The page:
Cotton Market Responses to 1985 Food Security Act, Dollar Devaluation and U.S. Weather Disturbances

Dean T. Chen and Carl G. Anderson


The strong economic performance of the U.S. cotton industry during the past four years has been widely acclaimed as attributable to the 1985 Food Security Act (FSA85). Some observers have suggested that the recent market strength was also due to such factors as the drought-induced production cutback, lower dollar exchange rates, and a substantial increase in government program payments. As the 1985 farm bill approaches its end, it is crucial to review and evaluate its structure and performance to provide insights for policy deliberations in the upcoming 1990 legislation. This study is a quantitative assessment of the 1985 cotton program's performance based upon computer simulation experiments of a large scale econometric model AGGIES/Cotton. Four major counterfactural scenarios were analyzed based upon assumptions of domestic price supports and dollar exchange rates at the 1985 levels, normal weather conditions and zero Conservation Reserve Program (CRP) acreage retirement. Most significant market impacts were found on the macroeconomic policy of dollar devaluation and the FSA85 target price and loan rate reduction. Drought and CRP acreage impacts were also very strong, but the weather effects were largely spotty showing an offsetting pattern in the simulation period.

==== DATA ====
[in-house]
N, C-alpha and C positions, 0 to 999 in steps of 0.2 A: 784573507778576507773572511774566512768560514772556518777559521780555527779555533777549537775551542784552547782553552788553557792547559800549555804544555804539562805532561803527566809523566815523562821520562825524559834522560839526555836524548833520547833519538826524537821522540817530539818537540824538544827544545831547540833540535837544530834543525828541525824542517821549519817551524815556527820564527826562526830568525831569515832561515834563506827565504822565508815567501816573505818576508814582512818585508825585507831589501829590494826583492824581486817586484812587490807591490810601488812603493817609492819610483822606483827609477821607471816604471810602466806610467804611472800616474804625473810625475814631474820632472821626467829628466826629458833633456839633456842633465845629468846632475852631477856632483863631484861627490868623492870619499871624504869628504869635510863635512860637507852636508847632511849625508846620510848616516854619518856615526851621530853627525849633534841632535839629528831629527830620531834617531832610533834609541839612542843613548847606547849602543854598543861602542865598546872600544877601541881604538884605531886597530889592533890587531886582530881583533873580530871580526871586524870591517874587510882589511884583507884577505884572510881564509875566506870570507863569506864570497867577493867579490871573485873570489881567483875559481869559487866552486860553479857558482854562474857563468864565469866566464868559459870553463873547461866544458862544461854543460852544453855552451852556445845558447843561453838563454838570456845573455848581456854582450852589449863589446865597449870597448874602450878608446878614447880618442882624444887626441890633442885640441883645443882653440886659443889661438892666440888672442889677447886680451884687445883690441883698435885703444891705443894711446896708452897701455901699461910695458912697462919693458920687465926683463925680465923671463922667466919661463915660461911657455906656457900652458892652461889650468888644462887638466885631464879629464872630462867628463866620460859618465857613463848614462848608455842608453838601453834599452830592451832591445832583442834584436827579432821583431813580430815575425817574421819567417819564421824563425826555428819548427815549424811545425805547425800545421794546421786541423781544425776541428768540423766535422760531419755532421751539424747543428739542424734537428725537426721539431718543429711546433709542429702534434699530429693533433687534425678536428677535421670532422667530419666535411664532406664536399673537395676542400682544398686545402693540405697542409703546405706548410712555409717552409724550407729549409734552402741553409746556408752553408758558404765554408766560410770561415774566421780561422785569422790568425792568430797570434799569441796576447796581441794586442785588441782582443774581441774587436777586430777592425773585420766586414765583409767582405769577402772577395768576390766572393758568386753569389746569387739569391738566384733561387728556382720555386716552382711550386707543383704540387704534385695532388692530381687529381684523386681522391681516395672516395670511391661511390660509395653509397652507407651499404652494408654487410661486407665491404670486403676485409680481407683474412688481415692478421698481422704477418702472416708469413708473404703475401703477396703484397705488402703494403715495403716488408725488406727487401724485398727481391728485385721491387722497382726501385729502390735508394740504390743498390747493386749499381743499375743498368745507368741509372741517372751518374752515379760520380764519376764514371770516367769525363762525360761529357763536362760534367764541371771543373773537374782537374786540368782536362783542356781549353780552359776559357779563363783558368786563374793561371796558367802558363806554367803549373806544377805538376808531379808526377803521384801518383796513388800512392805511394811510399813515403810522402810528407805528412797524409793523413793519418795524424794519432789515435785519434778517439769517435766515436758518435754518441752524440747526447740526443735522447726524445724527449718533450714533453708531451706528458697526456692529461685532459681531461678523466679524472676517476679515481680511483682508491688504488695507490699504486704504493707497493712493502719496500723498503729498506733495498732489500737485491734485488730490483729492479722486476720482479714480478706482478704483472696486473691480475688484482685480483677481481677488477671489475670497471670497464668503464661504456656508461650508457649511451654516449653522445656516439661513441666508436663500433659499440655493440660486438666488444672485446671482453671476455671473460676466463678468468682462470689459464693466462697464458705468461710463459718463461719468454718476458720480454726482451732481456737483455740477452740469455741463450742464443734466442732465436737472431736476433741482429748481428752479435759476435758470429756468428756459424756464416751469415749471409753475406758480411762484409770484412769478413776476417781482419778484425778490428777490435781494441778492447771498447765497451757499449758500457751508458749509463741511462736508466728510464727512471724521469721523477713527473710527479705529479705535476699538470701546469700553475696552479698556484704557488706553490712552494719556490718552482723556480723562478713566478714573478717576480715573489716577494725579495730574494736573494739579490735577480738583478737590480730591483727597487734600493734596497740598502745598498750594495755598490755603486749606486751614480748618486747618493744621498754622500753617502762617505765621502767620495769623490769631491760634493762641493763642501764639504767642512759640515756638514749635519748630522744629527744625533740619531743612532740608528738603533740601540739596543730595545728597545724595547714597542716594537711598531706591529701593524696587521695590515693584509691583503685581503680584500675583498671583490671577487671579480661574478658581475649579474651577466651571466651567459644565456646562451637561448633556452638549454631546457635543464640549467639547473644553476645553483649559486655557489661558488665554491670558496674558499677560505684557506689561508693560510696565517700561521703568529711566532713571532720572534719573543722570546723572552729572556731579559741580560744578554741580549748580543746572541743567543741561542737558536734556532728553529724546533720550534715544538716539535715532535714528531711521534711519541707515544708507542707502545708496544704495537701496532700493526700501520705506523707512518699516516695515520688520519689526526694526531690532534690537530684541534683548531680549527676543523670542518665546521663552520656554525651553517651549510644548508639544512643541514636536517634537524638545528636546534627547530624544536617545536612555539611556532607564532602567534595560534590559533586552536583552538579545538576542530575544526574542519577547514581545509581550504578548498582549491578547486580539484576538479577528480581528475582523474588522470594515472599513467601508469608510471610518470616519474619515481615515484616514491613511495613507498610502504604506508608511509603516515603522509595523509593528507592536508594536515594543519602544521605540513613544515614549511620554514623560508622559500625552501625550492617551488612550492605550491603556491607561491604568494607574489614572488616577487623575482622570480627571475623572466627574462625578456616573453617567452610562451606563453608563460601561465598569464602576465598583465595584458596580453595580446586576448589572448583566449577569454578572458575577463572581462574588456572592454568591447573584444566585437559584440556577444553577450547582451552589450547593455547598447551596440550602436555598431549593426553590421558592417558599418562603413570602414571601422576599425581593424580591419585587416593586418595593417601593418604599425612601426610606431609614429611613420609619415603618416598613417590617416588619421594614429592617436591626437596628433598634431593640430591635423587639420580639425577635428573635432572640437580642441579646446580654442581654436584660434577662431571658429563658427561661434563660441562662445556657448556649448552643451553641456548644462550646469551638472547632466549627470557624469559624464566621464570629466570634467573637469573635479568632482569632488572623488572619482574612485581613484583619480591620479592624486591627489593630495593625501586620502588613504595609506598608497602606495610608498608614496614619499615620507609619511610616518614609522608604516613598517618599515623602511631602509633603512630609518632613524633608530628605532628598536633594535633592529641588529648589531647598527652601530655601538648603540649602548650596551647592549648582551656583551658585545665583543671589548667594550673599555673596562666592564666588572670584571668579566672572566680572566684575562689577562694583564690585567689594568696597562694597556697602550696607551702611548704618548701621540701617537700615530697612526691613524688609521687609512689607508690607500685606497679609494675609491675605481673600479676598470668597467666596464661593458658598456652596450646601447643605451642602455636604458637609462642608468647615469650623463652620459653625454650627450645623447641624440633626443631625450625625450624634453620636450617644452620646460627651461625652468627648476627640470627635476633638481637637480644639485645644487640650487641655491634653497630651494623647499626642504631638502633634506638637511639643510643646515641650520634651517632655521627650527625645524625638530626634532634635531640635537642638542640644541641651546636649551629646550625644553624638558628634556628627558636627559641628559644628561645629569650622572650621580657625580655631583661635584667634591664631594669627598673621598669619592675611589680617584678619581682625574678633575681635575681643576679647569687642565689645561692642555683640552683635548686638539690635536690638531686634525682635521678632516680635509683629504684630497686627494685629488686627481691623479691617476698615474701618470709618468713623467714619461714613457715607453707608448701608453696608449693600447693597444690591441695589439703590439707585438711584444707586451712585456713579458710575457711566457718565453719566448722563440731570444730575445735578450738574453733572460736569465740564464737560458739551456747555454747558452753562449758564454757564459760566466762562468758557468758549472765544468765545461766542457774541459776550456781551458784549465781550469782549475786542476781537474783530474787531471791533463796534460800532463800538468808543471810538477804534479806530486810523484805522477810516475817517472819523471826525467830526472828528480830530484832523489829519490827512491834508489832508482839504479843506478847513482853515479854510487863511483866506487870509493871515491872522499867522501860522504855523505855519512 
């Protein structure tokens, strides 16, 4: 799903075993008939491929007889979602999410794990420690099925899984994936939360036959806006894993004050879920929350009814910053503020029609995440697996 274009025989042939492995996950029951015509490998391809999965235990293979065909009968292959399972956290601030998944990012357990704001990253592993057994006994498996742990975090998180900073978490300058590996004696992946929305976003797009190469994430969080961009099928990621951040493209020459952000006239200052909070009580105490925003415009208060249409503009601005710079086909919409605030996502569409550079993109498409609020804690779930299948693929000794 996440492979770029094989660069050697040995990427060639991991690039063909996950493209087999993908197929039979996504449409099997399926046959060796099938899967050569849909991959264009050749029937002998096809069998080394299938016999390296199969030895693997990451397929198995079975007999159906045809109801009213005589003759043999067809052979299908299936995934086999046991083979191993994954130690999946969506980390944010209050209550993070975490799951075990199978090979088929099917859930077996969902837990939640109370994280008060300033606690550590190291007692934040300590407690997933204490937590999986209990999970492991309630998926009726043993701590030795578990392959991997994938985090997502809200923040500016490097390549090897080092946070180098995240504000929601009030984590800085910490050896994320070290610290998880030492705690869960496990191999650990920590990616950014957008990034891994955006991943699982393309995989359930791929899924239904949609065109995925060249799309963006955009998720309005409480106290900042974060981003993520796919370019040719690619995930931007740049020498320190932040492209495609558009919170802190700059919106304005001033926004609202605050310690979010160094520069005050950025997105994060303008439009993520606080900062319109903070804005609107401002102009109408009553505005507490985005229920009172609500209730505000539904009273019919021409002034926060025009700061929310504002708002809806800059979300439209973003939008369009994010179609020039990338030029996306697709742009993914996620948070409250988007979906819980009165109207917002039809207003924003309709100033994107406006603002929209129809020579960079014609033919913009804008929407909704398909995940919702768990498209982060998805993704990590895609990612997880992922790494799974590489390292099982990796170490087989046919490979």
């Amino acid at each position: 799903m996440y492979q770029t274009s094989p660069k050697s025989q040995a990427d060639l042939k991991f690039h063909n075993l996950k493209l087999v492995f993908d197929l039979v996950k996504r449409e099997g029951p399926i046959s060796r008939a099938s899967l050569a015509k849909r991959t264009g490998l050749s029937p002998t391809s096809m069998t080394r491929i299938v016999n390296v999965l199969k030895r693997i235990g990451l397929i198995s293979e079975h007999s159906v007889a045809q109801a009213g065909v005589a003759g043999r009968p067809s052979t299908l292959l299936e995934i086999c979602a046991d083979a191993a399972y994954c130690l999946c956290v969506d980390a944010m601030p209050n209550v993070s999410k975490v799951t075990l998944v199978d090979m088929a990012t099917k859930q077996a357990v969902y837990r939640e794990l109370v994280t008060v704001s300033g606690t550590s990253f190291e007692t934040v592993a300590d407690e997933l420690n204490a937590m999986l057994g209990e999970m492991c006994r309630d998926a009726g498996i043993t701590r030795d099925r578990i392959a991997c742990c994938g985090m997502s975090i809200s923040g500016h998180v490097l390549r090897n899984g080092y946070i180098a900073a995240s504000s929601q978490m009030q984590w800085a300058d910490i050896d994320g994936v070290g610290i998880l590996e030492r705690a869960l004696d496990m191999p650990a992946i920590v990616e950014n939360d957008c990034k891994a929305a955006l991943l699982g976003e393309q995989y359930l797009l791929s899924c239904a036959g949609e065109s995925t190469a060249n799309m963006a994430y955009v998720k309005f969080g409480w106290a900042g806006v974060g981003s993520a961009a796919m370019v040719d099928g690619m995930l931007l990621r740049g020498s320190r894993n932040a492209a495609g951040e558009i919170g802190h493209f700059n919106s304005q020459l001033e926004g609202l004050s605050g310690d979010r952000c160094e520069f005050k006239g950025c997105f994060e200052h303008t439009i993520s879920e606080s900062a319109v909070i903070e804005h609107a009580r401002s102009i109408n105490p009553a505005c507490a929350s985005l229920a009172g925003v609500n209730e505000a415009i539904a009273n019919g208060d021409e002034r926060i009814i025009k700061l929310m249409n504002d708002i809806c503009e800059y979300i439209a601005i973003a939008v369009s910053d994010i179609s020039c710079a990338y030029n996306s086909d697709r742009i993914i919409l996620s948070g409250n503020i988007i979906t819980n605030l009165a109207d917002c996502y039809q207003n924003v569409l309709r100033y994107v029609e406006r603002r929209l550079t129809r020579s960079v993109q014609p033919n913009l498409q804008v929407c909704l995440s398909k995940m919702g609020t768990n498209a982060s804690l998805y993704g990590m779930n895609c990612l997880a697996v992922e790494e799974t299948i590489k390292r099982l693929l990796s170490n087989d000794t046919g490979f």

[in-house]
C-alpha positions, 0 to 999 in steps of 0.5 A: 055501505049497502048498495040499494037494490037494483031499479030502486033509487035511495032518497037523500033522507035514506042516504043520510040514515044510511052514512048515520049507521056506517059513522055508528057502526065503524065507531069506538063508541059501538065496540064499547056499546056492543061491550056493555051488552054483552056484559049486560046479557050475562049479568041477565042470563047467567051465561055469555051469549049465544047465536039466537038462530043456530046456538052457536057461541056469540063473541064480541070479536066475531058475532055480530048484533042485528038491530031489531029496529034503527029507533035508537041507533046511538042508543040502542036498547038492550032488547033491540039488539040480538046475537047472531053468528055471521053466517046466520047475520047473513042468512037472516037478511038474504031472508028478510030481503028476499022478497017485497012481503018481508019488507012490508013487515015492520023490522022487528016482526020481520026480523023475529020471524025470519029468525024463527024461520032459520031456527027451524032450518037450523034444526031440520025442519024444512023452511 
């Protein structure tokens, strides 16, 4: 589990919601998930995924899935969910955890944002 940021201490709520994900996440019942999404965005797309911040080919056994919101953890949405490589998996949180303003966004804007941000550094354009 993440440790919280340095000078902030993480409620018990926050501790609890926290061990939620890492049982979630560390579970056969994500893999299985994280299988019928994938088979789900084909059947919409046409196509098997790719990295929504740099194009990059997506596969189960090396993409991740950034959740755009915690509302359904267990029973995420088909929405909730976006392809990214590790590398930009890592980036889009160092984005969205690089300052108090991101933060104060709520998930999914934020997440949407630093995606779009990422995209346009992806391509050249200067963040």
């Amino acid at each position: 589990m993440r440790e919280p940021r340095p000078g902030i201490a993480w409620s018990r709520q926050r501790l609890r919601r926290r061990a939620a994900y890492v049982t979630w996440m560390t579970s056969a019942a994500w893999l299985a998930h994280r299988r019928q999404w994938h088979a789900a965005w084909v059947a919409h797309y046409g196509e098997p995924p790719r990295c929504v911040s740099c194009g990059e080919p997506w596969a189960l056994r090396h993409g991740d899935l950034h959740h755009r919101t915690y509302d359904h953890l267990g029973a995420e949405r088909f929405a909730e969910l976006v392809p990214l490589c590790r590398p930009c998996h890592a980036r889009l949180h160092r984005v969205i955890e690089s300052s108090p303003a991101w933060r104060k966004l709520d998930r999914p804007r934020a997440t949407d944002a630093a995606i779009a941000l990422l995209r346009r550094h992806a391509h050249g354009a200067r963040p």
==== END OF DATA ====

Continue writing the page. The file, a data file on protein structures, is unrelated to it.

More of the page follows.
Reprinted from 1990 Proceedings: Beltwide Cotton Production Research Conferences pp. 464 - 469
©National Cotton Council, Memphis TN

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Document last modified Sunday, Dec 6 1998